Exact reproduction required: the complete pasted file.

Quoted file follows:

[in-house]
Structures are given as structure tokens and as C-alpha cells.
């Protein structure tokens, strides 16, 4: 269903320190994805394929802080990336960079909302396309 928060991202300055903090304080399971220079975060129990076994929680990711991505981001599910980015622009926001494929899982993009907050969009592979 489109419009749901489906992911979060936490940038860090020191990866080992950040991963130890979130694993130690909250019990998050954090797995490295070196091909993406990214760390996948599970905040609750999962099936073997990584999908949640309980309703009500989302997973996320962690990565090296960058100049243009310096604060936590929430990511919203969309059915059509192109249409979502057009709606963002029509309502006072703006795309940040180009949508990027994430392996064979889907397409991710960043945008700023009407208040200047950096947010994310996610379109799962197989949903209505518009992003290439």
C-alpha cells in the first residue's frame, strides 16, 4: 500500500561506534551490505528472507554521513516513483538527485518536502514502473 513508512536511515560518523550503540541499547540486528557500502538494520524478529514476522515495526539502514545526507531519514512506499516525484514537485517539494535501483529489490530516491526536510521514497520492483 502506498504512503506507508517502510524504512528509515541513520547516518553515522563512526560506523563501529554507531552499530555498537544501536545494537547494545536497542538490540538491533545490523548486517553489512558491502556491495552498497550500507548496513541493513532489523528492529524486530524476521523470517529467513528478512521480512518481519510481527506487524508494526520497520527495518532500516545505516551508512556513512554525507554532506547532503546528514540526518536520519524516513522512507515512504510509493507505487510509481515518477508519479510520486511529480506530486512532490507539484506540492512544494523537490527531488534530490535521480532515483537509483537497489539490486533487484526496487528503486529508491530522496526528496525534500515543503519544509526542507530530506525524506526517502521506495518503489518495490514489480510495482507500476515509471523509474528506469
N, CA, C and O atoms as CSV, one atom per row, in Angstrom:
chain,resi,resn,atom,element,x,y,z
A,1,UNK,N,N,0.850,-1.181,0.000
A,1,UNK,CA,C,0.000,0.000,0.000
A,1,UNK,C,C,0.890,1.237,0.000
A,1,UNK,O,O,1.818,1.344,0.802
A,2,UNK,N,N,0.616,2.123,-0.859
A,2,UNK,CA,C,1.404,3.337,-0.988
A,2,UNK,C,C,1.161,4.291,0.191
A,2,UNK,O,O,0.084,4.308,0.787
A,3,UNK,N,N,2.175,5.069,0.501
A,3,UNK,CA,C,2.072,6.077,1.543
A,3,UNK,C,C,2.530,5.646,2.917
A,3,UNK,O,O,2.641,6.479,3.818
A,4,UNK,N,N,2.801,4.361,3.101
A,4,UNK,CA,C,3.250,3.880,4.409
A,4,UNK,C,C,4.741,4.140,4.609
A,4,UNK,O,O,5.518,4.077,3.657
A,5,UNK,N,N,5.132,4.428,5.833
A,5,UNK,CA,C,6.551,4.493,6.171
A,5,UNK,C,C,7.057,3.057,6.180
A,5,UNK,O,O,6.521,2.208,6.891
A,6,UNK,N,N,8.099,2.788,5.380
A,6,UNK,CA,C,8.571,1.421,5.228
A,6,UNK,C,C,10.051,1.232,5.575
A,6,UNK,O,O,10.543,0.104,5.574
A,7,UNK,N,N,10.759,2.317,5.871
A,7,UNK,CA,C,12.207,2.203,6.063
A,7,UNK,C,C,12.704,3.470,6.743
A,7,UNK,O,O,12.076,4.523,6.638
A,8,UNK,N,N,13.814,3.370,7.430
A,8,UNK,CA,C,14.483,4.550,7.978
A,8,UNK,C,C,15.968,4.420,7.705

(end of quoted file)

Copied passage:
[in-house]
Structures are given as structure tokens and as C-alpha cells.
């Protein structure tokens, strides 16, 4: 269903320190994805394929802080990336960079909302396309 928060991202300055903090304080399971220079975060129990076994929680990711991505981001599910980015622009926001494929899982993009907050969009592979 489109419009749901489906992911979060936490940038860090020191990866080992950040991963130890979130694993130690909250019990998050954090797995490295070196091909993406990214760390996948599970905040609750999962099936073997990584999908949640309980309703009500989302997973996320962690990565090296960058100049243009310096604060936590929430990511919203969309059915059509192109249409979502057009709606963002029509309502006072703006795309940040180009949508990027994430392996064979889907397409991710960043945008700023009407208040200047950096947010994310996610379109799962197989949903209505518009992003290439």
C-alpha cells in the first residue's frame, strides 16, 4: 500500500561506534551490505528472507554521513516513483538527485518536502514502473 513508512536511515560518523550503540541499547540486528557500502538494520524478529514476522515495526539502514545526507531519514512506499516525484514537485517539494535501483529489490530516491526536510521514497520492483 502506498504512503506507508517502510524504512528509515541513520547516518553515522563512526560506523563501529554507531552499530555498537544501536545494537547494545536497542538490540538491533545490523548486517553489512558491502556491495552498497550500507548496513541493513532489523528492529524486530524476521523470517529467513528478512521480512518481519510481527506487524508494526520497520527495518532500516545505516551508512556513512554525507554532506547532503546528514540526518536520519524516513522512507515512504510509493507505487510509481515518477508519479510520486511529480506530486512532490507539484506540492512544494523537490527531488534530490535521480532515483537509483537497489539490486533487484526496487528503486529508491530522496526528496525534500515543503519544509526542507530530506525524506526517502521506495518503489518495490514489480510495482507500476515509471523509474528506469
N, CA, C and O atoms as CSV, one atom per row, in Angstrom:
chain,resi,resn,atom,element,x,y,z
A,1,UNK,N,N,0.850,-1.181,0.000
A,1,UNK,CA,C,0.000,0.000,0.000
A,1,UNK,C,C,0.890,1.237,0.000
A,1,UNK,O,O,1.818,1.344,0.802
A,2,UNK,N,N,0.616,2.123,-0.859
A,2,UNK,CA,C,1.404,3.337,-0.988
A,2,UNK,C,C,1.161,4.291,0.191
A,2,UNK,O,O,0.084,4.308,0.787
A,3,UNK,N,N,2.175,5.069,0.501
A,3,UNK,CA,C,2.072,6.077,1.543
A,3,UNK,C,C,2.530,5.646,2.917
A,3,UNK,O,O,2.641,6.479,3.818
A,4,UNK,N,N,2.801,4.361,3.101
A,4,UNK,CA,C,3.250,3.880,4.409
A,4,UNK,C,C,4.741,4.140,4.609
A,4,UNK,O,O,5.518,4.077,3.657
A,5,UNK,N,N,5.132,4.428,5.833
A,5,UNK,CA,C,6.551,4.493,6.171
A,5,UNK,C,C,7.057,3.057,6.180
A,5,UNK,O,O,6.521,2.208,6.891
A,6,UNK,N,N,8.099,2.788,5.380
A,6,UNK,CA,C,8.571,1.421,5.228
A,6,UNK,C,C,10.051,1.232,5.575
A,6,UNK,O,O,10.543,0.104,5.574
A,7,UNK,N,N,10.759,2.317,5.871
A,7,UNK,CA,C,12.207,2.203,6.063
A,7,UNK,C,C,12.704,3.470,6.743
A,7,UNK,O,O,12.076,4.523,6.638
A,8,UNK,N,N,13.814,3.370,7.430
A,8,UNK,CA,C,14.483,4.550,7.978
A,8,UNK,C,C,15.968,4.420,7.705